Artificial Intelligence, Morality, and Sentience (AIMS) 2021

Published: 21 March 2022| Version 1 | DOI: 10.17632/x5689yhv2n.1
Jamie Harris,


The project was designed by Janet Pauketat, Ali Ladak, Jamie Harris, and Jacy Reese Anthis and was preregistered on the OSF ( Background: In November and December 2021, Sentience Institute ( conducted a nationally representative survey of 1,232 U.S. American adults about the moral consideration, social integration, and sentience of AIs. Objective: One purpose of the 2021 AIMS survey is to provide a baseline from which to track how the public’s opinion on this topic changes over time. Another purpose of this survey is to test the predictions of researchers and forecasters on this topic. Methods: The sample was recruited by Ipsos ( based on census estimates from the 2019 American Community Survey ( Details about the survey materials, hypotheses, and preregistered analyses are available in the preregistration. Results: More people are uncertain about whether artificial sentience (AS) is possible (41.53%) than believe that sentience is (34.82%) or is not (23.65%) possible. Some people think that AS already exists (18.06%). Overall, people predict a 59.97% chance that robots/AIs will be sentient in the next 100 years. Aggregate responses were within Sentience Institute’s 80% credible intervals for 69% (53/77) of the items. We overestimated 6 items and underestimated 18 items. Prediction details and demographic information are available in the supplemental file. Additional results from the preregistered analyses and other exploratory analyses are on Sentience Institute’s website. Limitations: Additional census-balancing (i.e., weighting the data) is recommended where possible given that some categories could not be fully census-balanced during recruitment (e.g., income, education). We increased the stopping point for sampling during recruitment to account for some unexpected issues with recruiting respondents from some categories. Conclusions: The 2021 AIMS survey data offer empirical evidence of how humans extend moral consideration to AIs who exist now and AIs with sentience who may exist in the future. The data also provide empirical evidence of social perceptions of AIs, perceived connectedness to AIs, and forecasts for future human-AI relations. These data serve to ground our expectations regarding public opinion on AIs and enable us to track how public opinion changes over time.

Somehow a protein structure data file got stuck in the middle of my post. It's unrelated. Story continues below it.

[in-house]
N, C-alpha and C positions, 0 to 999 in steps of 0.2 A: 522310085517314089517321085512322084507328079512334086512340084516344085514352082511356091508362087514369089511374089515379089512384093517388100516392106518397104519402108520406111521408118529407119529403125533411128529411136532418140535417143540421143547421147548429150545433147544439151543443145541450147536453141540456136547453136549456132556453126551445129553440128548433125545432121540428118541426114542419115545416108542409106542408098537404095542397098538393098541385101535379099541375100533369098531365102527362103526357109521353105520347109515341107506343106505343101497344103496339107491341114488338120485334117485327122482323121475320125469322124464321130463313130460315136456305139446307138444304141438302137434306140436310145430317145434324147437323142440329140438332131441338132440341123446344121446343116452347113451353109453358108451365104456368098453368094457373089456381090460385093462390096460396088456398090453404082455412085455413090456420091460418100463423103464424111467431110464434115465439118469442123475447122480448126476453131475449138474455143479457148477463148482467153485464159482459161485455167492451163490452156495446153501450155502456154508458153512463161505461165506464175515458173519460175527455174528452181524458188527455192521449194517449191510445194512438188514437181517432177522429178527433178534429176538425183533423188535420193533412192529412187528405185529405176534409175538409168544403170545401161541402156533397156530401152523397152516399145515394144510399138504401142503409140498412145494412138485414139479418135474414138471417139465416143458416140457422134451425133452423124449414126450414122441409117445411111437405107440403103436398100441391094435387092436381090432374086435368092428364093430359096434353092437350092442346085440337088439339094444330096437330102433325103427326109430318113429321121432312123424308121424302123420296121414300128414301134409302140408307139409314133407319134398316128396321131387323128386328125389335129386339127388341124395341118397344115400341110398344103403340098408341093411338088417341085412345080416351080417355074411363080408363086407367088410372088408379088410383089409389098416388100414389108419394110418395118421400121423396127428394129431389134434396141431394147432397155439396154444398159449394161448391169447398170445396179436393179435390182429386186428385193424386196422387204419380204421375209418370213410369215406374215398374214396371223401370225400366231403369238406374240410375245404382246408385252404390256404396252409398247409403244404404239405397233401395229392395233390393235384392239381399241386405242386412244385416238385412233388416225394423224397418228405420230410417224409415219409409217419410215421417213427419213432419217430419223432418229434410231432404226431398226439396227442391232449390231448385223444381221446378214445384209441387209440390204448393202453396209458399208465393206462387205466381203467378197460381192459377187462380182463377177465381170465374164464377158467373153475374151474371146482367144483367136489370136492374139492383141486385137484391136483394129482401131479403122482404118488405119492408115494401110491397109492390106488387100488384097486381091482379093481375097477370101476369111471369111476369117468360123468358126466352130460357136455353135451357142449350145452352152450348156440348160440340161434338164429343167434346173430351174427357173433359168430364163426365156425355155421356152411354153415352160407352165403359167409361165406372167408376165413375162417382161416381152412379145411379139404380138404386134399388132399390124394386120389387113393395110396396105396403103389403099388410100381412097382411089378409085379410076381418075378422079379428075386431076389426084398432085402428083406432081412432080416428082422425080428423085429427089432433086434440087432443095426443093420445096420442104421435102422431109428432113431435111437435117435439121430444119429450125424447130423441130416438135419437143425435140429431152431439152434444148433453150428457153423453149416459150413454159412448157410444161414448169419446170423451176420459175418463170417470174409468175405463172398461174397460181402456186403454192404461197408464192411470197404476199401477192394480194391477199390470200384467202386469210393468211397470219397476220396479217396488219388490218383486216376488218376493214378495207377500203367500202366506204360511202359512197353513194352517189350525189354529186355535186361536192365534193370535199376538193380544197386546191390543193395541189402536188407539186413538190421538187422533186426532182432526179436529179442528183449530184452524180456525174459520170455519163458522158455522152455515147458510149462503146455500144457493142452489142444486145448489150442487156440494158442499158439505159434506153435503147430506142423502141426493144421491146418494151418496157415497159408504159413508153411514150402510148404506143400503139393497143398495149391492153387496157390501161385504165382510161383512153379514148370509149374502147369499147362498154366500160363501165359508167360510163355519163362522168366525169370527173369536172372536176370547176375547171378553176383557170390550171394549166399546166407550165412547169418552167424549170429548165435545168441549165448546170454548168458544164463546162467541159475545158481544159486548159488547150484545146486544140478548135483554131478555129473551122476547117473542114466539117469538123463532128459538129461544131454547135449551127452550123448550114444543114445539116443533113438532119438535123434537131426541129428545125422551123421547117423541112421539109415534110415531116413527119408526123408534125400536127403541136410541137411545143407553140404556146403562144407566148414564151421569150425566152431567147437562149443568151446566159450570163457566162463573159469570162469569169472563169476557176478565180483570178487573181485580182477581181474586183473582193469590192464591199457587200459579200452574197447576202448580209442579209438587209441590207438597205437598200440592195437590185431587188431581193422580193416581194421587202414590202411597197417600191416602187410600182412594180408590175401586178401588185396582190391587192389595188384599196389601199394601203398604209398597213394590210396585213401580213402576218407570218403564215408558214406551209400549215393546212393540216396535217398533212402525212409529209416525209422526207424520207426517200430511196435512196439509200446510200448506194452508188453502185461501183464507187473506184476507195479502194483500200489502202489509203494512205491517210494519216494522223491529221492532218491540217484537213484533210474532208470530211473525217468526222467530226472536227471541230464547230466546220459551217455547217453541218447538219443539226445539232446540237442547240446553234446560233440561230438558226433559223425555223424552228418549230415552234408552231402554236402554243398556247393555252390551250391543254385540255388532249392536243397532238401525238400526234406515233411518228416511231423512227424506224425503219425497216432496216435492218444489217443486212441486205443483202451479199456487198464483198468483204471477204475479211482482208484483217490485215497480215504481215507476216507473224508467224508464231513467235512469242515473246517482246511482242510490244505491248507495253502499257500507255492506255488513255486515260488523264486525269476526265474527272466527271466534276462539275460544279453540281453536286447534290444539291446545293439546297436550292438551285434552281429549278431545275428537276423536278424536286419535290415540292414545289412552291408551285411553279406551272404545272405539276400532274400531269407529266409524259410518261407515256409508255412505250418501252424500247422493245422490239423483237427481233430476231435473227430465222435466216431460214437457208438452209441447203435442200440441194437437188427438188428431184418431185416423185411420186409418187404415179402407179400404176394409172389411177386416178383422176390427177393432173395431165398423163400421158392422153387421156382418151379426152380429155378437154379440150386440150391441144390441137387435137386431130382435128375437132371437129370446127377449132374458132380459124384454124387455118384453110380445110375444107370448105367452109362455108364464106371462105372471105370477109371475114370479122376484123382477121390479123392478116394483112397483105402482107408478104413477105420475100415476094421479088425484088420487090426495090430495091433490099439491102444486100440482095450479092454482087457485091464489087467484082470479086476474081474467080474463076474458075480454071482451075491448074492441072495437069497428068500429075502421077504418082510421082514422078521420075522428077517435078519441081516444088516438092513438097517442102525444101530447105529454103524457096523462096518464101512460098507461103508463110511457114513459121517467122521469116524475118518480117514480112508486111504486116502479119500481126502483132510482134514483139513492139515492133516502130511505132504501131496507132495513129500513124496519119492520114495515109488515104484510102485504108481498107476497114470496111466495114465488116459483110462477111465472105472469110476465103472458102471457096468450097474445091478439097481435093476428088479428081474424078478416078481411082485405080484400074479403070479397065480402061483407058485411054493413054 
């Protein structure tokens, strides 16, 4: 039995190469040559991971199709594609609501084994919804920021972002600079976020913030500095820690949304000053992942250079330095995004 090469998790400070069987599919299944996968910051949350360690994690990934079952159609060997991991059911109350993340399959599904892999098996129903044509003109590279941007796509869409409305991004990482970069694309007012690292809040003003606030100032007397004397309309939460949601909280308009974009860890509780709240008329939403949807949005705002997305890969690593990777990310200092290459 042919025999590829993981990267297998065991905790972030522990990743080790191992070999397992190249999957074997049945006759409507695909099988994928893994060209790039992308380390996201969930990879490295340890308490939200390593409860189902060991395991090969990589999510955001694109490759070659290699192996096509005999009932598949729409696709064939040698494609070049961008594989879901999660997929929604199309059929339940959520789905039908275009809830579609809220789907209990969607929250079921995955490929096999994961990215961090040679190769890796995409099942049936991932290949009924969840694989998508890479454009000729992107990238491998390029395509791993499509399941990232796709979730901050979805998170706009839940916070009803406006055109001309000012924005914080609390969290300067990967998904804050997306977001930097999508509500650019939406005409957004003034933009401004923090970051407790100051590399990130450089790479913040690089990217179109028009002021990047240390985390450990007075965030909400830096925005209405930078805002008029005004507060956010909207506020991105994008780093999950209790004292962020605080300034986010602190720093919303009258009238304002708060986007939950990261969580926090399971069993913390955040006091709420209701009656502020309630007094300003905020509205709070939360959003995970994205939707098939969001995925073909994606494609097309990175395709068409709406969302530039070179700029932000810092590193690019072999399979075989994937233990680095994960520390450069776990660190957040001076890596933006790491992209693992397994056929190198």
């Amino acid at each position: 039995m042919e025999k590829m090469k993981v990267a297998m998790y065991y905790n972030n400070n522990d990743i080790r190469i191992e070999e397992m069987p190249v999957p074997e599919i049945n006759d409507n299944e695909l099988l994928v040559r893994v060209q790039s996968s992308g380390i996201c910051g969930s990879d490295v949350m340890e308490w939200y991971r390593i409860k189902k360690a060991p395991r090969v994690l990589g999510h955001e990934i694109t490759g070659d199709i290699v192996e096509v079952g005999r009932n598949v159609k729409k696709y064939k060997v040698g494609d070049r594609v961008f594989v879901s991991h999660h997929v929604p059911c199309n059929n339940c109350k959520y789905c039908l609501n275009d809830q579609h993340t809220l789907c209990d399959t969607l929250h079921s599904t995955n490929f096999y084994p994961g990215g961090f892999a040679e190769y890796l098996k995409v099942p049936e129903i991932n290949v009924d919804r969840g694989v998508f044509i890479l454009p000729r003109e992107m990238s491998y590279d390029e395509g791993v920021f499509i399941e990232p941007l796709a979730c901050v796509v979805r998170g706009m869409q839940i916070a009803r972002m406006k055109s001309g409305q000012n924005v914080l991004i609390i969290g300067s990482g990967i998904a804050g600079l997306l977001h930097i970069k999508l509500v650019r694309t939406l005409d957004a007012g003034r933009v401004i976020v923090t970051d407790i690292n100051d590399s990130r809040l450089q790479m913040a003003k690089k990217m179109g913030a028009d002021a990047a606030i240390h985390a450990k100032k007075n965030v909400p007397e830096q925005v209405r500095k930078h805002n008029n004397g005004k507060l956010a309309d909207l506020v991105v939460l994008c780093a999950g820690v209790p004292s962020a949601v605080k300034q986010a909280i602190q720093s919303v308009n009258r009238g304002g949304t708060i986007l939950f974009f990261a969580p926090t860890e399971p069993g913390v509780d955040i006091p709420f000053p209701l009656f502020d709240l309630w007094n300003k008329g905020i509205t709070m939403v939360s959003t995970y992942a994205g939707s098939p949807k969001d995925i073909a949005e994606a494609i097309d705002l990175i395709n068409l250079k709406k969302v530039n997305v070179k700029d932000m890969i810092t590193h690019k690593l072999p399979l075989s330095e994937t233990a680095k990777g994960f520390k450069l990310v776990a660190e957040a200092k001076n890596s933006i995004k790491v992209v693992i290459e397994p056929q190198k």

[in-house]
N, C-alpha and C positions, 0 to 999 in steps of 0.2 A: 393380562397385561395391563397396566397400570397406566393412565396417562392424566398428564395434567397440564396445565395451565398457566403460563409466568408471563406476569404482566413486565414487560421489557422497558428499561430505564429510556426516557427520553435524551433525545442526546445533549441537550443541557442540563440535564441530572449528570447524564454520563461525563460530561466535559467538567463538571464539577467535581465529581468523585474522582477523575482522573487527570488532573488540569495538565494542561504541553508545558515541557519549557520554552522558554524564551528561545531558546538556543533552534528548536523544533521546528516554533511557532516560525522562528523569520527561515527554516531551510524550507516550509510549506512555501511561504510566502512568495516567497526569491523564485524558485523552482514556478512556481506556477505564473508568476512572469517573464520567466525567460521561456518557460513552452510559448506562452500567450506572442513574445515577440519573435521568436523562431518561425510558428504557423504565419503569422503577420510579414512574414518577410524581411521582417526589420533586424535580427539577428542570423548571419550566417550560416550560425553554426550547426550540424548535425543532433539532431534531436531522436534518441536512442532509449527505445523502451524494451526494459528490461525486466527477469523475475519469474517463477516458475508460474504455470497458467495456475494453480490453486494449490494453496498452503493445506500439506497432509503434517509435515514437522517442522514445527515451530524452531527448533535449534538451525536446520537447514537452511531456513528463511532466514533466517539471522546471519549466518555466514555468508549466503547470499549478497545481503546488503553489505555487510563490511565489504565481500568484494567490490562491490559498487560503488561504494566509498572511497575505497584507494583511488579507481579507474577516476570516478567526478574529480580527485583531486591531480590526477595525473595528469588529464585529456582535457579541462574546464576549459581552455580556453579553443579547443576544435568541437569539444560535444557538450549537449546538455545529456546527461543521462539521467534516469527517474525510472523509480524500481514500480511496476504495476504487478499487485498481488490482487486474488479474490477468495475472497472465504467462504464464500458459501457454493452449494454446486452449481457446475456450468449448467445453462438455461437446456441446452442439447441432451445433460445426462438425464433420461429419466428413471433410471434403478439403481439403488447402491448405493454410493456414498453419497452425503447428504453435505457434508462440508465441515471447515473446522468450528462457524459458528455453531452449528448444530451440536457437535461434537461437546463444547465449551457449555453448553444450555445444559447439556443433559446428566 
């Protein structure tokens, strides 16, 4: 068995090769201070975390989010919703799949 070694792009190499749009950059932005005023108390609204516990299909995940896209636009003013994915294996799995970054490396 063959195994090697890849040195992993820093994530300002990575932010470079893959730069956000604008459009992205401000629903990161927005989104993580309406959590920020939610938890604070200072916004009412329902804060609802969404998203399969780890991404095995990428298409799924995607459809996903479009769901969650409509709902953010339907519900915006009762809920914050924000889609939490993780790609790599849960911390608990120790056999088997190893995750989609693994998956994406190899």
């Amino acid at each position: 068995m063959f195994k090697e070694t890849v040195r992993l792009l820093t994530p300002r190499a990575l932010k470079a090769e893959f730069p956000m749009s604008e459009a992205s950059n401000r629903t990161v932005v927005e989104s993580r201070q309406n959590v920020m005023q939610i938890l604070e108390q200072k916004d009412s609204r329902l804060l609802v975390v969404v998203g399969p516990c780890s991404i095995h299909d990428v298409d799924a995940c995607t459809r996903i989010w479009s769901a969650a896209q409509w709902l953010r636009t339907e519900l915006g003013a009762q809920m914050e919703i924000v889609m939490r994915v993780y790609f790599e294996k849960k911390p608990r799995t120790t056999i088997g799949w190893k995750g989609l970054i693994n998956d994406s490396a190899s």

Steps to reproduce

This project was preregistered on the OSF ( The survey was programmed in GuidedTrack and run online with a sample recruited by Ipsos. All survey materials including the GuidedTrack code are available on the OSF ( The R code used to clean and census-balance the raw data and to produce and compare the descriptive statistics with Sentience Institute's predictions presented in the supplemental file is on the OSF. The raw data and Sentience Institute's prediction data files are included here alongside the final cleaned data ("AIMS_2021").


Psychology, Artificial Intelligence, Social Psychology, Computer Ethics, Ethics of Technology